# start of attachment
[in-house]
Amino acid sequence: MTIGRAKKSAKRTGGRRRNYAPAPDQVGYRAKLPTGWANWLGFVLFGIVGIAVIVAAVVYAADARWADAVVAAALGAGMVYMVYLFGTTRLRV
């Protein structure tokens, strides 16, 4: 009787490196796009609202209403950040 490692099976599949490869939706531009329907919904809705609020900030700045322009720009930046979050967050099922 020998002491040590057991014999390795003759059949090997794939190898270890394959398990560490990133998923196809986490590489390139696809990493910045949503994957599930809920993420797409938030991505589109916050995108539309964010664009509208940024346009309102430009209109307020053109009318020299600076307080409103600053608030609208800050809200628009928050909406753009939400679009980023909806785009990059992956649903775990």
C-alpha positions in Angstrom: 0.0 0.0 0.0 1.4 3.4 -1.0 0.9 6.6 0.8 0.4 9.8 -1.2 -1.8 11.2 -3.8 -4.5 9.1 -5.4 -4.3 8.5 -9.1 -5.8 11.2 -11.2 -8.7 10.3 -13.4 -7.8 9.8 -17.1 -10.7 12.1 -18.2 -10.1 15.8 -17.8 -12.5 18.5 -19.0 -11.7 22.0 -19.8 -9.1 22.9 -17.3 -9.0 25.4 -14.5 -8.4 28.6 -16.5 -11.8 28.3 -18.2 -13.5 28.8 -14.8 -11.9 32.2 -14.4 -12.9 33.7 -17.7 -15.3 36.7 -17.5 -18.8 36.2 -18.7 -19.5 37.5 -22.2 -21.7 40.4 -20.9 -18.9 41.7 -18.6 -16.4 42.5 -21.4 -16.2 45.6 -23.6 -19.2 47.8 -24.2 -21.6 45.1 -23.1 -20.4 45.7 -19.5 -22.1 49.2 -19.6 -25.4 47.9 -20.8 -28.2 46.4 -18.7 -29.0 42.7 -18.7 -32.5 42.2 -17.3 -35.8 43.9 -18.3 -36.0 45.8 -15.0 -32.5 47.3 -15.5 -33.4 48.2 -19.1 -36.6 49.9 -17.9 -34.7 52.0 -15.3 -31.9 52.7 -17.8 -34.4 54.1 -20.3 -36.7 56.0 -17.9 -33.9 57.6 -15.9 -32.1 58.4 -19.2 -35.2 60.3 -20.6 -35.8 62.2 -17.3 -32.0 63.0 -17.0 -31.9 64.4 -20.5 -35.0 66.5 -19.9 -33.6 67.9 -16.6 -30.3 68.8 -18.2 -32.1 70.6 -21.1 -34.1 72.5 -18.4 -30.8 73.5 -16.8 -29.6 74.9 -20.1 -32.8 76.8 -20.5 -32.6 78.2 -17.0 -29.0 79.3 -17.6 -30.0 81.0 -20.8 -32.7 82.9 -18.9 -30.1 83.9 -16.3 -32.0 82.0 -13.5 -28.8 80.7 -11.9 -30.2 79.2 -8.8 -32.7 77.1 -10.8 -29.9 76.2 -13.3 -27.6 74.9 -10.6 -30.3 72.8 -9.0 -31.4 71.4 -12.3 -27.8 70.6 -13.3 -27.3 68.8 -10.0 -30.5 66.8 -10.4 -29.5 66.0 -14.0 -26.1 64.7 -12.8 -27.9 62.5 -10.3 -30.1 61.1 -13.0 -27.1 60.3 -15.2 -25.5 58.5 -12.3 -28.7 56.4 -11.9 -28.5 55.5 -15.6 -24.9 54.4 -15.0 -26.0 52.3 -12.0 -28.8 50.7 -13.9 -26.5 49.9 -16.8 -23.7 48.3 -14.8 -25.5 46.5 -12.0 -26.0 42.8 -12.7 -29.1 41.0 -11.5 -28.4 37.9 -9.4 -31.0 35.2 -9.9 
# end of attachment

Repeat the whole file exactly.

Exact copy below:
[in-house]
Amino acid sequence: MTIGRAKKSAKRTGGRRRNYAPAPDQVGYRAKLPTGWANWLGFVLFGIVGIAVIVAAVVYAADARWADAVVAAALGAGMVYMVYLFGTTRLRV
């Protein structure tokens, strides 16, 4: 009787490196796009609202209403950040 490692099976599949490869939706531009329907919904809705609020900030700045322009720009930046979050967050099922 020998002491040590057991014999390795003759059949090997794939190898270890394959398990560490990133998923196809986490590489390139696809990493910045949503994957599930809920993420797409938030991505589109916050995108539309964010664009509208940024346009309102430009209109307020053109009318020299600076307080409103600053608030609208800050809200628009928050909406753009939400679009980023909806785009990059992956649903775990």
C-alpha positions in Angstrom: 0.0 0.0 0.0 1.4 3.4 -1.0 0.9 6.6 0.8 0.4 9.8 -1.2 -1.8 11.2 -3.8 -4.5 9.1 -5.4 -4.3 8.5 -9.1 -5.8 11.2 -11.2 -8.7 10.3 -13.4 -7.8 9.8 -17.1 -10.7 12.1 -18.2 -10.1 15.8 -17.8 -12.5 18.5 -19.0 -11.7 22.0 -19.8 -9.1 22.9 -17.3 -9.0 25.4 -14.5 -8.4 28.6 -16.5 -11.8 28.3 -18.2 -13.5 28.8 -14.8 -11.9 32.2 -14.4 -12.9 33.7 -17.7 -15.3 36.7 -17.5 -18.8 36.2 -18.7 -19.5 37.5 -22.2 -21.7 40.4 -20.9 -18.9 41.7 -18.6 -16.4 42.5 -21.4 -16.2 45.6 -23.6 -19.2 47.8 -24.2 -21.6 45.1 -23.1 -20.4 45.7 -19.5 -22.1 49.2 -19.6 -25.4 47.9 -20.8 -28.2 46.4 -18.7 -29.0 42.7 -18.7 -32.5 42.2 -17.3 -35.8 43.9 -18.3 -36.0 45.8 -15.0 -32.5 47.3 -15.5 -33.4 48.2 -19.1 -36.6 49.9 -17.9 -34.7 52.0 -15.3 -31.9 52.7 -17.8 -34.4 54.1 -20.3 -36.7 56.0 -17.9 -33.9 57.6 -15.9 -32.1 58.4 -19.2 -35.2 60.3 -20.6 -35.8 62.2 -17.3 -32.0 63.0 -17.0 -31.9 64.4 -20.5 -35.0 66.5 -19.9 -33.6 67.9 -16.6 -30.3 68.8 -18.2 -32.1 70.6 -21.1 -34.1 72.5 -18.4 -30.8 73.5 -16.8 -29.6 74.9 -20.1 -32.8 76.8 -20.5 -32.6 78.2 -17.0 -29.0 79.3 -17.6 -30.0 81.0 -20.8 -32.7 82.9 -18.9 -30.1 83.9 -16.3 -32.0 82.0 -13.5 -28.8 80.7 -11.9 -30.2 79.2 -8.8 -32.7 77.1 -10.8 -29.9 76.2 -13.3 -27.6 74.9 -10.6 -30.3 72.8 -9.0 -31.4 71.4 -12.3 -27.8 70.6 -13.3 -27.3 68.8 -10.0 -30.5 66.8 -10.4 -29.5 66.0 -14.0 -26.1 64.7 -12.8 -27.9 62.5 -10.3 -30.1 61.1 -13.0 -27.1 60.3 -15.2 -25.5 58.5 -12.3 -28.7 56.4 -11.9 -28.5 55.5 -15.6 -24.9 54.4 -15.0 -26.0 52.3 -12.0 -28.8 50.7 -13.9 -26.5 49.9 -16.8 -23.7 48.3 -14.8 -25.5 46.5 -12.0 -26.0 42.8 -12.7 -29.1 41.0 -11.5 -28.4 37.9 -9.4 -31.0 35.2 -9.9 